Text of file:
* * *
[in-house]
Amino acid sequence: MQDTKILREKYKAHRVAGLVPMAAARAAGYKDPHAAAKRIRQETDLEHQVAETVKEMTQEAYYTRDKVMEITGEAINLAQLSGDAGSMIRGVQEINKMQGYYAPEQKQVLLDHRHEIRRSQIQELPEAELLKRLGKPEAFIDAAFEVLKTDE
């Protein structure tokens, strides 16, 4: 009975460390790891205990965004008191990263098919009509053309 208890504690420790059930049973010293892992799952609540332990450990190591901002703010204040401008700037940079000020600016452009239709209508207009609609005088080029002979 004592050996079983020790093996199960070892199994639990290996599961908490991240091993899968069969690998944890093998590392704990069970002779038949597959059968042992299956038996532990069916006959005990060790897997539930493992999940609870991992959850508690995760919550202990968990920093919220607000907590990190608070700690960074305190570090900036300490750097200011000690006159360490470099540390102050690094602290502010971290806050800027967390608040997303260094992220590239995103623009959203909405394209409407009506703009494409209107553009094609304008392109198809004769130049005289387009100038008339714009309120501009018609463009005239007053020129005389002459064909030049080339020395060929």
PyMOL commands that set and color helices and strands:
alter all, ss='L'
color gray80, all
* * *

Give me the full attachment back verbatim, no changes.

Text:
[in-house]
Amino acid sequence: MQDTKILREKYKAHRVAGLVPMAAARAAGYKDPHAAAKRIRQETDLEHQVAETVKEMTQEAYYTRDKVMEITGEAINLAQLSGDAGSMIRGVQEINKMQGYYAPEQKQVLLDHRHEIRRSQIQELPEAELLKRLGKPEAFIDAAFEVLKTDE
């Protein structure tokens, strides 16, 4: 009975460390790891205990965004008191990263098919009509053309 208890504690420790059930049973010293892992799952609540332990450990190591901002703010204040401008700037940079000020600016452009239709209508207009609609005088080029002979 004592050996079983020790093996199960070892199994639990290996599961908490991240091993899968069969690998944890093998590392704990069970002779038949597959059968042992299956038996532990069916006959005990060790897997539930493992999940609870991992959850508690995760919550202990968990920093919220607000907590990190608070700690960074305190570090900036300490750097200011000690006159360490470099540390102050690094602290502010971290806050800027967390608040997303260094992220590239995103623009959203909405394209409407009506703009494409209107553009094609304008392109198809004769130049005289387009100038008339714009309120501009018609463009005239007053020129005389002459064909030049080339020395060929």
PyMOL commands that set and color helices and strands:
alter all, ss='L'
color gray80, all